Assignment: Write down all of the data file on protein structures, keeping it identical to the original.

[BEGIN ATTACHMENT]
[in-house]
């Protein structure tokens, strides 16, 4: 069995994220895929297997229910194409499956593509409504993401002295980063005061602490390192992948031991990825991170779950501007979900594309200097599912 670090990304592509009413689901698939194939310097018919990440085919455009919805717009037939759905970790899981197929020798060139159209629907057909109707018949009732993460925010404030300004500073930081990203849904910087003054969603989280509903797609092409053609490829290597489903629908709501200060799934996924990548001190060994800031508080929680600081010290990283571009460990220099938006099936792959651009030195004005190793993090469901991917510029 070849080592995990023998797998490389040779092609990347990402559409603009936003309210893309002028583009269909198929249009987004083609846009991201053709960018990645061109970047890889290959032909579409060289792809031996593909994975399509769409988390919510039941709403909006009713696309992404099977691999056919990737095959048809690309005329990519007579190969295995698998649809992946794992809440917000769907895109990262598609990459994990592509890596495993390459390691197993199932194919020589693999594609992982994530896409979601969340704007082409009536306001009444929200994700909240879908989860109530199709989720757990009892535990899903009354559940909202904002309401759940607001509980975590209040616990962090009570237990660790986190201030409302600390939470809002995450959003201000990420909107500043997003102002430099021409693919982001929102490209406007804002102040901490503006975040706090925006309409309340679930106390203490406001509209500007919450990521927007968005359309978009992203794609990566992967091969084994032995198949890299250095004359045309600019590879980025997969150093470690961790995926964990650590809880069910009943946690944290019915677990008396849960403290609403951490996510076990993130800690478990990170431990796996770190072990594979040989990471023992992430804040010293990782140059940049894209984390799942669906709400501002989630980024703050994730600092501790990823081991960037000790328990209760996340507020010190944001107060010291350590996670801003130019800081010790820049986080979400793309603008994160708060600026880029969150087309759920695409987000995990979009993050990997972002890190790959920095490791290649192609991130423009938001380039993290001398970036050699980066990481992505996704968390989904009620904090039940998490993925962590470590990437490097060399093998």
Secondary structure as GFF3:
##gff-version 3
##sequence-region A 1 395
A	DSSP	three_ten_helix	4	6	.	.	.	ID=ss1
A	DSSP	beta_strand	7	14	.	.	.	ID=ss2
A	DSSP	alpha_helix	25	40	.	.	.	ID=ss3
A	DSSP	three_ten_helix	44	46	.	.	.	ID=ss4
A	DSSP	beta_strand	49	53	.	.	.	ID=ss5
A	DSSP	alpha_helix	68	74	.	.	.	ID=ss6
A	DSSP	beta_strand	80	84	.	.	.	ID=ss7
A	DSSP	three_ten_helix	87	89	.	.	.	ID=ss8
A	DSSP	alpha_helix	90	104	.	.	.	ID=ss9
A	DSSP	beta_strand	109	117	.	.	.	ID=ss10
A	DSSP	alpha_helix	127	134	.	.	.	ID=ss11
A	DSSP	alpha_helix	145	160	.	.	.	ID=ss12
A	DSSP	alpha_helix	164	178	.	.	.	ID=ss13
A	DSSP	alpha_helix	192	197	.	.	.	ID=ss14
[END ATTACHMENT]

[in-house]
């Protein structure tokens, strides 16, 4: 069995994220895929297997229910194409499956593509409504993401002295980063005061602490390192992948031991990825991170779950501007979900594309200097599912 670090990304592509009413689901698939194939310097018919990440085919455009919805717009037939759905970790899981197929020798060139159209629907057909109707018949009732993460925010404030300004500073930081990203849904910087003054969603989280509903797609092409053609490829290597489903629908709501200060799934996924990548001190060994800031508080929680600081010290990283571009460990220099938006099936792959651009030195004005190793993090469901991917510029 070849080592995990023998797998490389040779092609990347990402559409603009936003309210893309002028583009269909198929249009987004083609846009991201053709960018990645061109970047890889290959032909579409060289792809031996593909994975399509769409988390919510039941709403909006009713696309992404099977691999056919990737095959048809690309005329990519007579190969295995698998649809992946794992809440917000769907895109990262598609990459994990592509890596495993390459390691197993199932194919020589693999594609992982994530896409979601969340704007082409009536306001009444929200994700909240879908989860109530199709989720757990009892535990899903009354559940909202904002309401759940607001509980975590209040616990962090009570237990660790986190201030409302600390939470809002995450959003201000990420909107500043997003102002430099021409693919982001929102490209406007804002102040901490503006975040706090925006309409309340679930106390203490406001509209500007919450990521927007968005359309978009992203794609990566992967091969084994032995198949890299250095004359045309600019590879980025997969150093470690961790995926964990650590809880069910009943946690944290019915677990008396849960403290609403951490996510076990993130800690478990990170431990796996770190072990594979040989990471023992992430804040010293990782140059940049894209984390799942669906709400501002989630980024703050994730600092501790990823081991960037000790328990209760996340507020010190944001107060010291350590996670801003130019800081010790820049986080979400793309603008994160708060600026880029969150087309759920695409987000995990979009993050990997972002890190790959920095490791290649192609991130423009938001380039993290001398970036050699980066990481992505996704968390989904009620904090039940998490993925962590470590990437490097060399093998």
Secondary structure as GFF3:
##gff-version 3
##sequence-region A 1 395
A	DSSP	three_ten_helix	4	6	.	.	.	ID=ss1
A	DSSP	beta_strand	7	14	.	.	.	ID=ss2
A	DSSP	alpha_helix	25	40	.	.	.	ID=ss3
A	DSSP	three_ten_helix	44	46	.	.	.	ID=ss4
A	DSSP	beta_strand	49	53	.	.	.	ID=ss5
A	DSSP	alpha_helix	68	74	.	.	.	ID=ss6
A	DSSP	beta_strand	80	84	.	.	.	ID=ss7
A	DSSP	three_ten_helix	87	89	.	.	.	ID=ss8
A	DSSP	alpha_helix	90	104	.	.	.	ID=ss9
A	DSSP	beta_strand	109	117	.	.	.	ID=ss10
A	DSSP	alpha_helix	127	134	.	.	.	ID=ss11
A	DSSP	alpha_helix	145	160	.	.	.	ID=ss12
A	DSSP	alpha_helix	164	178	.	.	.	ID=ss13
A	DSSP	alpha_helix	192	197	.	.	.	ID=ss14